The Stylistics were one of the best-known Philadelphia soul groups of the 1970s. They formed in 1968, and were composed of lead Russell Thompkins, Jr., Herbie Murrell, Airrion Love, James Smith, and James Dunn. All of their US hits were ballads, graced by the soaring falsetto of Russell Thompkins, Jr. and the lush yet graceful productions of Thom Bell, which helped make the Stylistics one of the most successful soul groups of the first half of the 1970s." During the early 1970s, the band had twelve straight U.S. R&B top ten hits, including "Stop, Look, Listen (To Your Heart)", "You Are Everything", "Betcha by Golly, Wow", "I'm Stone in Love with You", "Break Up to Make Up", and "You Make Me Feel Brand New".
A double-length live set from the legendary Modern Jazz Quartet – recorded in Scandinavia in 1960, almost as a summation of the group's growing genius in the 50s! The tunes are a mix of John Lewis and Milt Jackson originals, plus other songs all given the wonderful MJQ twist – distilled into a sublime blend of piano, vibes, bass, and drums – all delivered with a sense of class, but never too much polish. The album is live, but still has that sophisticated composure that made the group so unique at the time – and the whole thing's a perfect complement to their famous studio albums on Atlantic!
Handel's solo sonatas exist in versions for various wind instruments as well as for violin, in some cases differing in their respective keys and number of movements. Many were reworked in later printed editions so that they would be playable on the transverse flute, an instrument that was becoming ever more popular in England at that time. This release of the complete wind sonatas takes into account the different versions of the pieces. The soloists are proven experts in their field: flutist Barthold Kuijken, recorder player Peter Van Heyghen and oboist Marcel Ponseele.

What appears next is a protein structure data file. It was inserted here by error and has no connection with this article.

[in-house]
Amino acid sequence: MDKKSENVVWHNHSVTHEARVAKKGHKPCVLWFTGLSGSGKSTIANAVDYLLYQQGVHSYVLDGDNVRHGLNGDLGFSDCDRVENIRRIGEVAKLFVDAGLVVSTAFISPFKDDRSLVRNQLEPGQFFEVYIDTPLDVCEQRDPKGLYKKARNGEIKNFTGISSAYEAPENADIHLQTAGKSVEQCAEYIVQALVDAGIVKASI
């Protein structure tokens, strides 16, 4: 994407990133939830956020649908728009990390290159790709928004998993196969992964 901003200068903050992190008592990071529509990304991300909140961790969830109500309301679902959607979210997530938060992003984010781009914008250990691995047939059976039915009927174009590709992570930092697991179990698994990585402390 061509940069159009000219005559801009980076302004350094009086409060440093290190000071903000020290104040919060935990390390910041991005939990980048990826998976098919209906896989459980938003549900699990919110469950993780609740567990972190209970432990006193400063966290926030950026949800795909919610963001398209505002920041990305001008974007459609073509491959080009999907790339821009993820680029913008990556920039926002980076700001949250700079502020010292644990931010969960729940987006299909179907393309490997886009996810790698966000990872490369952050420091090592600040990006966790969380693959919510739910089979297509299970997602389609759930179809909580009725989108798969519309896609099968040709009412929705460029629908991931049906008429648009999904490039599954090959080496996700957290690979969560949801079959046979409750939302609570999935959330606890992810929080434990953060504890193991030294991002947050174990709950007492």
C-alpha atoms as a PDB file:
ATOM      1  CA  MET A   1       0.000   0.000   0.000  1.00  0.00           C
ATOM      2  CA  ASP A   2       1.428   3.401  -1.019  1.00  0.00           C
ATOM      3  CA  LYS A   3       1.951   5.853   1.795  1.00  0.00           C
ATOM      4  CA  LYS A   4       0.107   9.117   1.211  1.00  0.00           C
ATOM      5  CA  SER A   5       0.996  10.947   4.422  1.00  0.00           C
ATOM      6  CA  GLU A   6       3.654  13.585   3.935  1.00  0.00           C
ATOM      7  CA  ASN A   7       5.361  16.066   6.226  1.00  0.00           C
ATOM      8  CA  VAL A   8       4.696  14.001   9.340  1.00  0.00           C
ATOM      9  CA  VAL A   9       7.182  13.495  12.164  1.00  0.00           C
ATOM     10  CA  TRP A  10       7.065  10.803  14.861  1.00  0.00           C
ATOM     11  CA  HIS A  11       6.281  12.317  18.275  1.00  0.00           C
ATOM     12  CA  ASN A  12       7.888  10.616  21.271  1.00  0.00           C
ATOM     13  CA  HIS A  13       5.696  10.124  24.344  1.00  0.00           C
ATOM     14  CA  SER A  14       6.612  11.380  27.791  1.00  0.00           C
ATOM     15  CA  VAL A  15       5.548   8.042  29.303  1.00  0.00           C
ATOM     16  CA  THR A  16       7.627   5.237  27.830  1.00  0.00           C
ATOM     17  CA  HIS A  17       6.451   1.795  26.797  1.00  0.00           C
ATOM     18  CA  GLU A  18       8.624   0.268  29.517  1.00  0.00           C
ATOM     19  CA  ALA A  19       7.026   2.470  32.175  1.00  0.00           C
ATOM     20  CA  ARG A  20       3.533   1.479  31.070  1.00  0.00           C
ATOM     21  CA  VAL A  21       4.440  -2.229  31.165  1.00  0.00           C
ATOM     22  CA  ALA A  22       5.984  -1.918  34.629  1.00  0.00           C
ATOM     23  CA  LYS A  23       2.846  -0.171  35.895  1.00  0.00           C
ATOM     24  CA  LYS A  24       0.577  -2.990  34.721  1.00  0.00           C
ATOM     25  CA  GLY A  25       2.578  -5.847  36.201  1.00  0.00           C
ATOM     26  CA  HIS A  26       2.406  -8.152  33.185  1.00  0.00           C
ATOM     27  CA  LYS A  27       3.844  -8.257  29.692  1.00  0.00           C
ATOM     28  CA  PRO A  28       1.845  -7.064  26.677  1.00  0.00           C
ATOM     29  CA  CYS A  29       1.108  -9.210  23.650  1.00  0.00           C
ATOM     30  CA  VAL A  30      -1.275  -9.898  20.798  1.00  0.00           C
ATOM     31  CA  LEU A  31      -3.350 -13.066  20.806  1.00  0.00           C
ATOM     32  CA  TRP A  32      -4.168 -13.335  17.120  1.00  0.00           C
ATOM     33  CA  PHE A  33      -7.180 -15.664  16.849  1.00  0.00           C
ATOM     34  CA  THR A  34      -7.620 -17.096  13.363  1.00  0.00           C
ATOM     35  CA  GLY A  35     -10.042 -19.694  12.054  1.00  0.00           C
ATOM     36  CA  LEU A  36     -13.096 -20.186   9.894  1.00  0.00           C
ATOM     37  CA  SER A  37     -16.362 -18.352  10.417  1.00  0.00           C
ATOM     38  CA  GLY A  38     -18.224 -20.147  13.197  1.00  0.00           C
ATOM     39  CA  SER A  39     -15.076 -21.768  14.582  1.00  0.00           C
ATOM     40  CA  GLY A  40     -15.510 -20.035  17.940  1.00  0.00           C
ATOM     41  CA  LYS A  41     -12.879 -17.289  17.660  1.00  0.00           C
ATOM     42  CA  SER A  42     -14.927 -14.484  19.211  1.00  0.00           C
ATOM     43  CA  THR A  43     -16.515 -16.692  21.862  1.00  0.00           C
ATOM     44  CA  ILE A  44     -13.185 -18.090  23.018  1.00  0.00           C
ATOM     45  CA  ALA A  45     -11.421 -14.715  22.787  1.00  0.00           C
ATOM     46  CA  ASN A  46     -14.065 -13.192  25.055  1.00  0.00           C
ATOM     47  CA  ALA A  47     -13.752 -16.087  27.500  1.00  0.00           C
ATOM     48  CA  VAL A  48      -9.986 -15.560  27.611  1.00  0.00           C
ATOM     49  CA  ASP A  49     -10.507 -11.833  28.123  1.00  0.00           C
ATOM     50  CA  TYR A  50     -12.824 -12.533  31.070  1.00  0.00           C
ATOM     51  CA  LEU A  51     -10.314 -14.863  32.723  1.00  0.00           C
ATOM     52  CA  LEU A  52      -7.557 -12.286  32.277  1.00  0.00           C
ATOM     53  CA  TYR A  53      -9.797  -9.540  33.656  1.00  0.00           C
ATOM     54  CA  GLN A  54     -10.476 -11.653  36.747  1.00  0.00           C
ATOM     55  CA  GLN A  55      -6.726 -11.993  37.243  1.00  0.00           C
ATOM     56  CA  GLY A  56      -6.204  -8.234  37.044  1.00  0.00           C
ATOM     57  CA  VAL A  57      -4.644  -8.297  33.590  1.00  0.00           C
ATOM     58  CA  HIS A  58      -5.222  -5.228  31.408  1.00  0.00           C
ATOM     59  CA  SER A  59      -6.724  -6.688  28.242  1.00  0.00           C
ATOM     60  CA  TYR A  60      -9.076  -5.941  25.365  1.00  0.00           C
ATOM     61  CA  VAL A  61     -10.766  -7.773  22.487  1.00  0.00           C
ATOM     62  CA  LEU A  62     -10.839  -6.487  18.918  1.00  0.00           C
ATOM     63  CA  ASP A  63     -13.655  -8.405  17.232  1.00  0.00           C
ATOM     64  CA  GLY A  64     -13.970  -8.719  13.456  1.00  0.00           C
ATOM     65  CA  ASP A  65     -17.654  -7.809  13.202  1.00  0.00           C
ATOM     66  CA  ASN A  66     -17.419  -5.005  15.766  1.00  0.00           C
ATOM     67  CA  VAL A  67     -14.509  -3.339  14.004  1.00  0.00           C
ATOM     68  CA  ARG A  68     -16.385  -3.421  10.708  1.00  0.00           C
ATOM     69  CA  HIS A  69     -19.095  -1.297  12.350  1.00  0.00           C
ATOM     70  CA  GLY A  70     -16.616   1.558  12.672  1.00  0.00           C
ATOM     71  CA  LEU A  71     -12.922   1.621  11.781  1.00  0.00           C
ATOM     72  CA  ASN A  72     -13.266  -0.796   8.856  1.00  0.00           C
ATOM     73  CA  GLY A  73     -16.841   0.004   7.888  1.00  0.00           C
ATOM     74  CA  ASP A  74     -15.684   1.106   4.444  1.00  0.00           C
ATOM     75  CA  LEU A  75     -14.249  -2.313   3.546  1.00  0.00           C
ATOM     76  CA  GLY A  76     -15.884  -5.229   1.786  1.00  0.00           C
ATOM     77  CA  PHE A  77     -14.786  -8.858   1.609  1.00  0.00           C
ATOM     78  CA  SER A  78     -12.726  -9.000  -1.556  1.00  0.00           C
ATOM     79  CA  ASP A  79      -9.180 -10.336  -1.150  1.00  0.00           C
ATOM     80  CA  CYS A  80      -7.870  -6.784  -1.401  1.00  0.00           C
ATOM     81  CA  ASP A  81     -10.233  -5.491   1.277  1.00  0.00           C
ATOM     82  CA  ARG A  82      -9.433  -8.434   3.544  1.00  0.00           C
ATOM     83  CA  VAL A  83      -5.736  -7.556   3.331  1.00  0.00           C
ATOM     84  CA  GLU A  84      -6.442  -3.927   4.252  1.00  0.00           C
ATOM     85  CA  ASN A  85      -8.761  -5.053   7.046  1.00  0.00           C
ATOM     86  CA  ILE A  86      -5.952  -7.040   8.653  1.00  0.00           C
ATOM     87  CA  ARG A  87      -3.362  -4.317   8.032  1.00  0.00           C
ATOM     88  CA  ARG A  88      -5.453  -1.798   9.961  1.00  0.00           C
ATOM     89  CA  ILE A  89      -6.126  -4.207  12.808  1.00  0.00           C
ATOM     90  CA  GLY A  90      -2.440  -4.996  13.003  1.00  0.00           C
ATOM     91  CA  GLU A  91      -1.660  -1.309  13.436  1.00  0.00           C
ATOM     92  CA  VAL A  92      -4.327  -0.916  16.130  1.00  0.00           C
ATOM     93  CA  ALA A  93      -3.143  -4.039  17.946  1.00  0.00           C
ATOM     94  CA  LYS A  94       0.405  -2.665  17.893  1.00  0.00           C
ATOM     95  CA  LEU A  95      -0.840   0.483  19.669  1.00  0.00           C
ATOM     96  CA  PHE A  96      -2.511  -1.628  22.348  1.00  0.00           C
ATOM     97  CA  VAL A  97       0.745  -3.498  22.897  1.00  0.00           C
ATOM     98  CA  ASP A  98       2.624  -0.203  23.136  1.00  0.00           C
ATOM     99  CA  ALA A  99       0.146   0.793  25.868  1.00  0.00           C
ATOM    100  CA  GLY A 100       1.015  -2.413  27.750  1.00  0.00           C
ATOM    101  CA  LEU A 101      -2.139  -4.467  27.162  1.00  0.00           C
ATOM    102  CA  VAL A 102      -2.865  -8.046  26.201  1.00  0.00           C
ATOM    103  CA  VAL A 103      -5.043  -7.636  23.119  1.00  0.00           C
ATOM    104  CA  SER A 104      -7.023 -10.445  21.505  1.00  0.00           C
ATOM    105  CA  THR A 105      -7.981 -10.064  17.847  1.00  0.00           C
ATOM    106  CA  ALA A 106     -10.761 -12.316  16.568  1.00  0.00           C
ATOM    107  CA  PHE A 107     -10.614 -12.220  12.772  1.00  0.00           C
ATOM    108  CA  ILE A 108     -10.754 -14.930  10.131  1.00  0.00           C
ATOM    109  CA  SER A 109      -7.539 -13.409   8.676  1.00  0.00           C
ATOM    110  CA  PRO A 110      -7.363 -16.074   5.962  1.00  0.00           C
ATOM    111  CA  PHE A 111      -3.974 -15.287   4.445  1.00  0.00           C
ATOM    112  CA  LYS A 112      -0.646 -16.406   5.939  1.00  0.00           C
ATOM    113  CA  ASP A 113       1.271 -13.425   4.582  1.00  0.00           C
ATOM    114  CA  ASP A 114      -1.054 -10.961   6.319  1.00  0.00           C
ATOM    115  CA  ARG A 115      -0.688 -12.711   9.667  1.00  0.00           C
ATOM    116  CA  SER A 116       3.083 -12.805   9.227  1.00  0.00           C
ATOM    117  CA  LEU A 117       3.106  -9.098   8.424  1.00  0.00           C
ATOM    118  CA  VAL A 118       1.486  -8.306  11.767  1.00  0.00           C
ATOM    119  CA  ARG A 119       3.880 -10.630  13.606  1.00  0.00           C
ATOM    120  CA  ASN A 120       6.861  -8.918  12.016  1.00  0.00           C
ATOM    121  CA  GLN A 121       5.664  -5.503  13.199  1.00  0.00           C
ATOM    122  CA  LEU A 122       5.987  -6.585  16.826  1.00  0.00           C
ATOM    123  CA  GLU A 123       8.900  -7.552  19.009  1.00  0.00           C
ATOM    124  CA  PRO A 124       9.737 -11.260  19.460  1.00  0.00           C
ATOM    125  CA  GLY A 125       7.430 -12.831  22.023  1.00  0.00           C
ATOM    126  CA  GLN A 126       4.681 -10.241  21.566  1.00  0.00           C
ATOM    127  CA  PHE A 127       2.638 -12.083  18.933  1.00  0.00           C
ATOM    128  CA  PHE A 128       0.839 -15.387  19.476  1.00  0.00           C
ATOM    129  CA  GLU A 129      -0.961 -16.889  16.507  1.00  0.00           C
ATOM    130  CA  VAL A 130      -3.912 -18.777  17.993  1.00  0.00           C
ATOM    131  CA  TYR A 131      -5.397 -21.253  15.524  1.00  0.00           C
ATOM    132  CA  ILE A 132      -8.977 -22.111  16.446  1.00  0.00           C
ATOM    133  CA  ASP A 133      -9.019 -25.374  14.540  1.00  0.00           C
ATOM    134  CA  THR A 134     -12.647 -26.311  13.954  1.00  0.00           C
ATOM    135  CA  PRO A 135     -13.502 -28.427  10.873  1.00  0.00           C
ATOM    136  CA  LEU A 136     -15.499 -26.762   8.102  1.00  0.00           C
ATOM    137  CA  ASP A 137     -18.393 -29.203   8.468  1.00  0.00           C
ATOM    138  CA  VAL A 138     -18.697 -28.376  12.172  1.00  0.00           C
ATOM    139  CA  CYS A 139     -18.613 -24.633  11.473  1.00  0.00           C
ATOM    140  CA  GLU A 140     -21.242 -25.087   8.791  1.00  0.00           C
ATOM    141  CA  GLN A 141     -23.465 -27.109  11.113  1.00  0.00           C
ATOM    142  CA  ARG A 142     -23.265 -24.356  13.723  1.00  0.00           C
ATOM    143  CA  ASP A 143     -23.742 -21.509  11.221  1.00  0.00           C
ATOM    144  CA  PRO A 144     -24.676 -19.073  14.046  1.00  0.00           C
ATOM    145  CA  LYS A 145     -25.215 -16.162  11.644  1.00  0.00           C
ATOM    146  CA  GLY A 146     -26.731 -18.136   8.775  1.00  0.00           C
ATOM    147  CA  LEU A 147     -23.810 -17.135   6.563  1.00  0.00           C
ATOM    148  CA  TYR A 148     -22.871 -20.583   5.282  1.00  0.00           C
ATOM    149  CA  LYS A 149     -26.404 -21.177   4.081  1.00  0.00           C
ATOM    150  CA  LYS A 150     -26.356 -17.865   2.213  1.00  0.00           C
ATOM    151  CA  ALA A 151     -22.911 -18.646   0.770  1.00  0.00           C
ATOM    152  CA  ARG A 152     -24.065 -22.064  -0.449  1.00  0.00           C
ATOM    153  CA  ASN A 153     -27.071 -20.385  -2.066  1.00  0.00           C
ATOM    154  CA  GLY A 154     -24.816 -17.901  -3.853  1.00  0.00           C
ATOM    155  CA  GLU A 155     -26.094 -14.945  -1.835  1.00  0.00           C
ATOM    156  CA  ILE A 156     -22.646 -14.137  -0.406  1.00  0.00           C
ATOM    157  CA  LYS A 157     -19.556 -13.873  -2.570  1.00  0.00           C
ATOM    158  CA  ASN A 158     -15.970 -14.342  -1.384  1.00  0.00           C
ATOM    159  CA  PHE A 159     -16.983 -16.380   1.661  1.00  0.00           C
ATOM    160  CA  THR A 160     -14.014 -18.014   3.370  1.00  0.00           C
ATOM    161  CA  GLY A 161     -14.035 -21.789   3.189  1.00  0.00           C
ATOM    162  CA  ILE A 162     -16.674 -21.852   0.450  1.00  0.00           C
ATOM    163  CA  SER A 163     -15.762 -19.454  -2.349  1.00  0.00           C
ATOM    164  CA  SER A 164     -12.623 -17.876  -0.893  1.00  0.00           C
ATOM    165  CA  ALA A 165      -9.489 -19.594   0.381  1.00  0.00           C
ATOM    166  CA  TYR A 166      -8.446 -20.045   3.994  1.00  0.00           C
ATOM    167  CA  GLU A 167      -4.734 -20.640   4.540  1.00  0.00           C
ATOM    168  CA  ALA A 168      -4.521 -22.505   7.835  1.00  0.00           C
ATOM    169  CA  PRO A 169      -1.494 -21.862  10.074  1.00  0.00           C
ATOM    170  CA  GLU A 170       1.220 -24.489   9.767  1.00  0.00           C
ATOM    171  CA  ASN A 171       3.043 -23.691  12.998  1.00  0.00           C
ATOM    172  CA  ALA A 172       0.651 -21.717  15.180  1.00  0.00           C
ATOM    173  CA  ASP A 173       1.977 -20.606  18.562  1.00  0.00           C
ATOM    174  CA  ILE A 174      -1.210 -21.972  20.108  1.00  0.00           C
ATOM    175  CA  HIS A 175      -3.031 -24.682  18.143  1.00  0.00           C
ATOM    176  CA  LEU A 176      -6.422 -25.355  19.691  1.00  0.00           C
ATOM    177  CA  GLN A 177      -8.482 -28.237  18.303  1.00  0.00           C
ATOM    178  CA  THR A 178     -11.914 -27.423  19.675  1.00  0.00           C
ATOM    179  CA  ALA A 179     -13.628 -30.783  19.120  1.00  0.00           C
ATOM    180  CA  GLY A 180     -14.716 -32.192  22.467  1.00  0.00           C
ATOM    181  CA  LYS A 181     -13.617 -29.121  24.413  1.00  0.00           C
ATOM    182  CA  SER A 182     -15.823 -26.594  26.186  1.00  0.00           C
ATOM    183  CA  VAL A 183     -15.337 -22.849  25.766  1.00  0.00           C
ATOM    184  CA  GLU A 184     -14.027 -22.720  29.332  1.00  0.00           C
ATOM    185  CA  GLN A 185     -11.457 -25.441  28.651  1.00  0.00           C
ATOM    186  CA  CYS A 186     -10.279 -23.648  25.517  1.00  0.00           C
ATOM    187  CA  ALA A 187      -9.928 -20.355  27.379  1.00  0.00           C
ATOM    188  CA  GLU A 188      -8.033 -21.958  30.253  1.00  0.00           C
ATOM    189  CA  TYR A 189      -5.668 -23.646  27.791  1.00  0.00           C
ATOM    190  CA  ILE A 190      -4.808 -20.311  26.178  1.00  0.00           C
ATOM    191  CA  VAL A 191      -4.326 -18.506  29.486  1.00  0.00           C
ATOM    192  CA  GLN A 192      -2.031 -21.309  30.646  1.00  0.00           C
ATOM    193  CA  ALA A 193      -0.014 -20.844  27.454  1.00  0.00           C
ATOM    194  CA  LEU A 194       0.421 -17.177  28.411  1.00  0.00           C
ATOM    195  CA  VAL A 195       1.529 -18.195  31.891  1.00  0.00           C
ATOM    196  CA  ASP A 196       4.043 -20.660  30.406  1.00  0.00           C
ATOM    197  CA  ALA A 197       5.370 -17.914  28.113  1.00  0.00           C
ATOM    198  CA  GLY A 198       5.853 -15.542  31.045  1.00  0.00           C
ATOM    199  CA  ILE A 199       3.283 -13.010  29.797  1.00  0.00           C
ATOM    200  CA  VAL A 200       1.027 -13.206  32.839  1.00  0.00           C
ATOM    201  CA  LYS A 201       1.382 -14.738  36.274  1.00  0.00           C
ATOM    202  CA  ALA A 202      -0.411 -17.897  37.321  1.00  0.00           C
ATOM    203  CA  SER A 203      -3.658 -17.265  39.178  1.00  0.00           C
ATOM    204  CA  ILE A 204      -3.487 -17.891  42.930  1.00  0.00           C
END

About the things I play: Id say my treatment of tunes should be classed as repertoire rather than a particular jazz style. This is probably due to the fact that years ago when I first started to play jazz, I would imitate various jazz greats such as Earl Hines, Tatum, and Cleo Brown. (She was the first musician Id ever heard who played eight-beat piano.) With imitation we can come close but we never really achieve what we try to achieve by imitation, at least I didnt. So I started to develop each tune as an individual composition rather than trying to play every tune in the same style. I had the best luck with this kind of approach, and now I have a repertoire built up over twenty years Incidentally, I usually write the piano parts out note for note even though when I play I never work from the music. This is a kick I got on years ago. I think we get the sound we do because a lot of our stuff is worked out carefully. It isnt what youd call free improvisation.
This is a specially priced, two-CDs-for-the-price-of-one photo-cube set, loaded with great stuff from Charlie Musselwhite, Koko Taylor, Lonnie Brooks, Johnny Winter, Billy Boy Arnold, Lonnie Mack, and a host of others who have trotted their wares on the label over the years. Besides giving the novice one great introduction to the label (as the music runs from traditional to modern), the big bonus here is a treasure trove of previously unissued tracks from Roy Buchanan (a chaotic version of Link Wray's "Jack the Ripper"); Floyd Dixon (a recut of his Blues Brothers-approved hit "Hey Bartender"); Albert Collins and Johnny Copeland in a marvelous outtake from the Showdown! album ("Something to Remember You By"); and the band that started it all, Hound Dog Taylor & the Houserockers, with a crazed version of Elmore James' "Look on Yonder's Wall," as sloppy as it is cool. Very good stuff.